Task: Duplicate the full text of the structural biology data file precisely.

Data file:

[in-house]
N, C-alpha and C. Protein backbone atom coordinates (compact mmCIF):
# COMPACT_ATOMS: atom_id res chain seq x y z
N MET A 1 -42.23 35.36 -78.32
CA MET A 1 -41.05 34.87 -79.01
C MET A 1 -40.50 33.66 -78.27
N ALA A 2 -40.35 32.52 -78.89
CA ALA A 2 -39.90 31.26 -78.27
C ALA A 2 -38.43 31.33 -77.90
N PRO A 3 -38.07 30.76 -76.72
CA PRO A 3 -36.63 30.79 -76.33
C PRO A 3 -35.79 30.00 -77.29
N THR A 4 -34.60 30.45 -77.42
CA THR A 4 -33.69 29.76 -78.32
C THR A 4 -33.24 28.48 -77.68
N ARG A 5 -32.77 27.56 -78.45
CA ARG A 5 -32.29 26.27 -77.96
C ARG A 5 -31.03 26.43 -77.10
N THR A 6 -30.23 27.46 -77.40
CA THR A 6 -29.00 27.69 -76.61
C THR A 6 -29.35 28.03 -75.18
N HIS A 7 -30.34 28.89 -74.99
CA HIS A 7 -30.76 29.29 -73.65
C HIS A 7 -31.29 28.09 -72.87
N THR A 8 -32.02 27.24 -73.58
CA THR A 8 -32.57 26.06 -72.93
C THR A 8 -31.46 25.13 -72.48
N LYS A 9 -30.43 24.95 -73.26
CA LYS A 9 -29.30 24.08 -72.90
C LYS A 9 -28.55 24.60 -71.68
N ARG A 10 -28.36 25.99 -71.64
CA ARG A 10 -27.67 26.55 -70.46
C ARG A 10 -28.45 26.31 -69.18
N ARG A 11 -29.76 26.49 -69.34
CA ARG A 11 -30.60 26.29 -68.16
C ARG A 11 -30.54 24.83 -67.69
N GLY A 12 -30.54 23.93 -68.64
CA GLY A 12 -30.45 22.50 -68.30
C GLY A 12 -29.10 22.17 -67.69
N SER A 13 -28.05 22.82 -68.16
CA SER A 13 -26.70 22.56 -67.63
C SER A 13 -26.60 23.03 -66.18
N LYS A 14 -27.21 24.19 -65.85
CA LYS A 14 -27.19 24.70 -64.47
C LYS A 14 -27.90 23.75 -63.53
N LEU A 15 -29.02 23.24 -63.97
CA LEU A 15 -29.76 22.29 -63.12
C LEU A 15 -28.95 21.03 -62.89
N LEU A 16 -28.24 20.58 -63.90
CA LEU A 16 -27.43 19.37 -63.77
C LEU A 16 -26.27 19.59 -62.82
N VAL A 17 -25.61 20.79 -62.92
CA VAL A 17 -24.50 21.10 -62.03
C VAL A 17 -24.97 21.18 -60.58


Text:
[in-house]
N, C-alpha and C. Protein backbone atom coordinates (compact mmCIF):
# COMPACT_ATOMS: atom_id res chain seq x y z
N MET A 1 -42.23 35.36 -78.32
CA MET A 1 -41.05 34.87 -79.01
C MET A 1 -40.50 33.66 -78.27
N ALA A 2 -40.35 32.52 -78.89
CA ALA A 2 -39.90 31.26 -78.27
C ALA A 2 -38.43 31.33 -77.90
N PRO A 3 -38.07 30.76 -76.72
CA PRO A 3 -36.63 30.79 -76.33
C PRO A 3 -35.79 30.00 -77.29
N THR A 4 -34.60 30.45 -77.42
CA THR A 4 -33.69 29.76 -78.32
C THR A 4 -33.24 28.48 -77.68
N ARG A 5 -32.77 27.56 -78.45
CA ARG A 5 -32.29 26.27 -77.96
C ARG A 5 -31.03 26.43 -77.10
N THR A 6 -30.23 27.46 -77.40
CA THR A 6 -29.00 27.69 -76.61
C THR A 6 -29.35 28.03 -75.18
N HIS A 7 -30.34 28.89 -74.99
CA HIS A 7 -30.76 29.29 -73.65
C HIS A 7 -31.29 28.09 -72.87
N THR A 8 -32.02 27.24 -73.58
CA THR A 8 -32.57 26.06 -72.93
C THR A 8 -31.46 25.13 -72.48
N LYS A 9 -30.43 24.95 -73.26
CA LYS A 9 -29.30 24.08 -72.90
C LYS A 9 -28.55 24.60 -71.68
N ARG A 10 -28.36 25.99 -71.64
CA ARG A 10 -27.67 26.55 -70.46
C ARG A 10 -28.45 26.31 -69.18
N ARG A 11 -29.76 26.49 -69.34
CA ARG A 11 -30.60 26.29 -68.16
C ARG A 11 -30.54 24.83 -67.69
N GLY A 12 -30.54 23.93 -68.64
CA GLY A 12 -30.45 22.50 -68.30
C GLY A 12 -29.10 22.17 -67.69
N SER A 13 -28.05 22.82 -68.16
CA SER A 13 -26.70 22.56 -67.63
C SER A 13 -26.60 23.03 -66.18
N LYS A 14 -27.21 24.19 -65.85
CA LYS A 14 -27.19 24.70 -64.47
C LYS A 14 -27.90 23.75 -63.53
N LEU A 15 -29.02 23.24 -63.97
CA LEU A 15 -29.76 22.29 -63.12
C LEU A 15 -28.95 21.03 -62.89
N LEU A 16 -28.24 20.58 -63.90
CA LEU A 16 -27.43 19.37 -63.77
C LEU A 16 -26.27 19.59 -62.82
N VAL A 17 -25.61 20.79 -62.92
CA VAL A 17 -24.50 21.10 -62.03
C VAL A 17 -24.97 21.18 -60.58